• A concept image of the Attack Class submarine. (Credit: Naval Group)
    A concept image of the Attack Class submarine. (Credit: Naval Group)

Editor’s note: This is a digital only special of our usual print column which was to appear in the upcoming April/May edition.

If you haven’t already noticed, Australia’s project to build 12 Attack-class submarines is stuffed, cactus, rooted, verging on collapse.

Here’s how media outlet Independent Australia characterised the project: “A nuclear submarine with a diesel-electric engine is a fail. An American combat system won’t work in a French vessel because the Americans and the French do not talk. Lead-acid batteries will be obsolete well before the subs are delivered.”

There’s lots more, including claims of cost blowouts, delays, excessively ambitious specifications.

An underlying theme of some commentary is that fundamentally this project is in deep strife because we chose to deal with THE FRENCH, reflecting a longstanding prejudice derived from Britain and predating Napoleon.

Certainly there is much to be concerned about as we are creating a whole new submarine design almost from keel up.

From the outset this was recognised as technically high risk, involving both designing and building a new submarine and transferring the technology to Australia to develop a new sovereign industry capability.

This was always going to be expensive and it would be nice to have new submarines much sooner than we are.

One day there may be a good explanation as to why a new design derived from a French nuclear attack boat was preferred over an evolved version of the Navy’s Collins boats. After all, the Collins subs do much of what Australia requires and the design philosophy of successful submarine building nations has been to evolve their existing boats, not hop straight to a new design.

Media reports in late February indicate the Prime Minister had commissioned an internal Defence review of alternatives, which would only make sense if the alternative could deliver a submarine of comparable or superior capabilities sooner while still achieving the government’s industry objectives.

It’s hard to imagine this alternative could be any cheaper as some $2 billion costs have already been incurred and Naval Group would not walk away without substantial penalty costs.

As Australian Strategic Policy Institute (ASPI) analyst Marcus Hellyer observes, abandoning Australia’s largest ever defence deal would not be a good look for either the government or Defence.

In one sense, a review of alternatives is a useful step in making clear to all the doubters that there is no realistic alternative (unless there is). As the Submarine Institute of Australia conference in Canberra in November was told, Plan B is to make Plan A work. See more on this view from Chief of Navy Vice Admiral Michael Noonan in the print edition of ADM’s April/May edition coming out next week in both hard and soft copy.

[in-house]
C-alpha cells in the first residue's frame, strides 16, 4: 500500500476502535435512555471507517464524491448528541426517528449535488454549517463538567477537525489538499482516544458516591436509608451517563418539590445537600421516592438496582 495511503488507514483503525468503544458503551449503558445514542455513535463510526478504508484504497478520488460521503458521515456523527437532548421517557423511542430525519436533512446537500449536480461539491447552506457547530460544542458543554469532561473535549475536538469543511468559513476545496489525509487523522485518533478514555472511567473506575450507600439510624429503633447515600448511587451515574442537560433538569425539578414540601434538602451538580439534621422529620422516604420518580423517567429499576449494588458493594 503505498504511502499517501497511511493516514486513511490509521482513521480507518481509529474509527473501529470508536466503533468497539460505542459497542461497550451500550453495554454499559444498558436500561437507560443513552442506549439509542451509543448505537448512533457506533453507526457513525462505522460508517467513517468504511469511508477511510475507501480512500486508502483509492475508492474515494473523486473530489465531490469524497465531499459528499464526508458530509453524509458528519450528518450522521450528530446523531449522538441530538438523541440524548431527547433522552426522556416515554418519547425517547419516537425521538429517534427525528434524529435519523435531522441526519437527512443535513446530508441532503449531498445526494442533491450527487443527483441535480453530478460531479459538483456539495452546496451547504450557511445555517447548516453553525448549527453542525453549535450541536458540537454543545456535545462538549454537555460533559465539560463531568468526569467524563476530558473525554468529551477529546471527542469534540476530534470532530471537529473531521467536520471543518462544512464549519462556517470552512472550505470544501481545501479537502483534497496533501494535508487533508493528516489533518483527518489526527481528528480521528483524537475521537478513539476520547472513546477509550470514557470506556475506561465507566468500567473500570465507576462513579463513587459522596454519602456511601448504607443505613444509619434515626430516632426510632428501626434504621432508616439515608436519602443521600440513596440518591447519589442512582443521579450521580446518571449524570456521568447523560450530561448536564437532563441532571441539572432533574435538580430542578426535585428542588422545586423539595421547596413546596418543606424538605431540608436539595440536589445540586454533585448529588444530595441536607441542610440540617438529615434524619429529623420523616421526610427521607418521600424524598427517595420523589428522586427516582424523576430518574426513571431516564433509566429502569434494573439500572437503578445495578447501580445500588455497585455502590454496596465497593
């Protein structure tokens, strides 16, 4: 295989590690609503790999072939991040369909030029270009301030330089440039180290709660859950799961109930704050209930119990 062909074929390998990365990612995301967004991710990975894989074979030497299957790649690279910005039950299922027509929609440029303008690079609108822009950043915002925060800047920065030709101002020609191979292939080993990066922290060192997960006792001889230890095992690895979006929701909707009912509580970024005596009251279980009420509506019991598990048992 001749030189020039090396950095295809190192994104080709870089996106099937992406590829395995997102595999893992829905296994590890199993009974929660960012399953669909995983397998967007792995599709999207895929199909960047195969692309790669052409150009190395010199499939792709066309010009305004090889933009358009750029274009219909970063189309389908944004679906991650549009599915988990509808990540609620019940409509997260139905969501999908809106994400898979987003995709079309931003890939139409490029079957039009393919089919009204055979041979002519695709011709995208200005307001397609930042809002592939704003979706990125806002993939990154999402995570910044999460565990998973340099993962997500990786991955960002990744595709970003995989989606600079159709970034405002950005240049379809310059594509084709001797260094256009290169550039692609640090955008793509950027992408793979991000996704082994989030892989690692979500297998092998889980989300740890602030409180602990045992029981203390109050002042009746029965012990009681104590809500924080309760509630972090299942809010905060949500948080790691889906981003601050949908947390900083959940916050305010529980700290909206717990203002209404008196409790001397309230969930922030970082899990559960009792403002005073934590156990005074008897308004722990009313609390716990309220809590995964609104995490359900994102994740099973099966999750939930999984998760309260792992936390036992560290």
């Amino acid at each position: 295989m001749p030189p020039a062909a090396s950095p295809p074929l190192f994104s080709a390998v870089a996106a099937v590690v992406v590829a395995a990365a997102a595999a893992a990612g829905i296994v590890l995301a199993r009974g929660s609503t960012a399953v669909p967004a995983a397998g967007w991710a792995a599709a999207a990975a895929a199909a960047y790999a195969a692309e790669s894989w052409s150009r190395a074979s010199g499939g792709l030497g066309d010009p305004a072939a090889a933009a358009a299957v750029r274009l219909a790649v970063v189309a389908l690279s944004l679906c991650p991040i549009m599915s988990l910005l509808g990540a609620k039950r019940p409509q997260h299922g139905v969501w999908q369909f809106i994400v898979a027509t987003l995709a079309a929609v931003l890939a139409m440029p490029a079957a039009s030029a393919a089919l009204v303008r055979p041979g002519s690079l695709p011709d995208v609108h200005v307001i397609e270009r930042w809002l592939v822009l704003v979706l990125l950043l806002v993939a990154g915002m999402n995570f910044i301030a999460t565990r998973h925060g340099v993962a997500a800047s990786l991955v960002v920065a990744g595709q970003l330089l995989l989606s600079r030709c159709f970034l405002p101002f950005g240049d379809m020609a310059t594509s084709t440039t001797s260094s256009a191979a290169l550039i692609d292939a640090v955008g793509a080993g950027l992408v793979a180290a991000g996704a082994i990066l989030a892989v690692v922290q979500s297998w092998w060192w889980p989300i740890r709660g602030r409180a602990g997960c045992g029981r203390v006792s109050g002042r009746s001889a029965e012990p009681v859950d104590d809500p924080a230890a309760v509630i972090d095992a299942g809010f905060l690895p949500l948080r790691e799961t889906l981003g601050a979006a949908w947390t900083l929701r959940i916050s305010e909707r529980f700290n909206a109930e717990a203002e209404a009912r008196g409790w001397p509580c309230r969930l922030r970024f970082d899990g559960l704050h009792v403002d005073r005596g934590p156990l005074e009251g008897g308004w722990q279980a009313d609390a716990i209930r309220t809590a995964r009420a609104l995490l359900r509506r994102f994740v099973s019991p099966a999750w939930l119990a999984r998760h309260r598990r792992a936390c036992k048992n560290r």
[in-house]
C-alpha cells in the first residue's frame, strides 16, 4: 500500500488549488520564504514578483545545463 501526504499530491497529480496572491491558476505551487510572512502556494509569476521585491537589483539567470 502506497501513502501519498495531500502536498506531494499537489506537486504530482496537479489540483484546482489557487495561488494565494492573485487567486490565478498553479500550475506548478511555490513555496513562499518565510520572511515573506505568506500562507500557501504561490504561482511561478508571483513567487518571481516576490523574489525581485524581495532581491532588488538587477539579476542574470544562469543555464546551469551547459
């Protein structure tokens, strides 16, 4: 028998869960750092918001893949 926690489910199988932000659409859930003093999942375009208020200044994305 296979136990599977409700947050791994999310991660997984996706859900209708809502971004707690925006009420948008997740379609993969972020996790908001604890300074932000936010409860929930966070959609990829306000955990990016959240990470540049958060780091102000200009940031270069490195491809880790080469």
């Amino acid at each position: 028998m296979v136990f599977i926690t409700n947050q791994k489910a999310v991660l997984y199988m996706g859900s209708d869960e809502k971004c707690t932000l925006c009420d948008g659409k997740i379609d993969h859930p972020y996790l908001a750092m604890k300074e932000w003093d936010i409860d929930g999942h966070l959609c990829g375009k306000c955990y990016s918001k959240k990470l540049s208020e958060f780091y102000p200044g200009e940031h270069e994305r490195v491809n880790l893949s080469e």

Still the government is unhappy, prompting new Naval Group CEO Pierre Eric Pommellet to nip down under for three weeks, of which two was spent in quarantine. His talks with the government talks appear to have resulted in a revised plan for the design over the next two years with a firmer date for construction of the first hull in 2024.

In late March, NG and the Commonwealth signed off on amendments to the over-arching Strategic Partnering Agreement with NG committing that at least 60 per cent of the design and acquisition contract value will be spent in Australia.

This was clearly a very sore point and would appear to reflect underlying French concerns about Australian industry capabilities and Australian concerns that without enforceable contract provisions, European suppliers would become entrenched in the program without the desired technology transfer to Australian firms.

NG also surely appreciates that this is straight out Aussie politics – one nut or bolt made in France which could have been made in Australia will surely result in a torrent of condemnation from the likes of Senator Rex Patrick.

According to Janes, under the amended SPA, Australian content will be agreed at each stage, with penalties for under delivery and incentives for exceeding the target.  How will we know? Perhaps only when the data is dragged out of defence officials in Senate estimates hearings.

So how late is the project running? In January, the latest Australian National Audit Office (ANAO) report on the submarines project (the third such report) identified a nine-month delay in the design phase against Defence’s pre-design contract estimate.

Most recently, the Systems Functional Review milestone was achieved in January, as against the original March 2020 forecast. That actually picked up five weeks of the schedule, which considering the problems with COVID, seems actually an encouraging accomplishment.

One problem for the government is that not much visible to the public is happening. The new construction yard is rising in Adelaide but much actual submarine design work is happening on CAD screens in Cherbourg, which the taxpayers can’t ever see.

In the second ANAO report on subs, Defence made the fair point that success of the Future Submarines would be driven by preparations during the design phase when much of the engineering effort would be required.

Way back then, this correspondent reported seemingly endlessly on the mounting woes of the Collins subs – excessive noise, a combat system that didn’t work, unreliable engines, contaminated drinking water, the list goes on.

Having learned from Collins we can now do this so much better. Example – shore-based test facilities will prove combat and propulsions systems long before they ever go to sea. So by all means, expedite the design process, but not too much.

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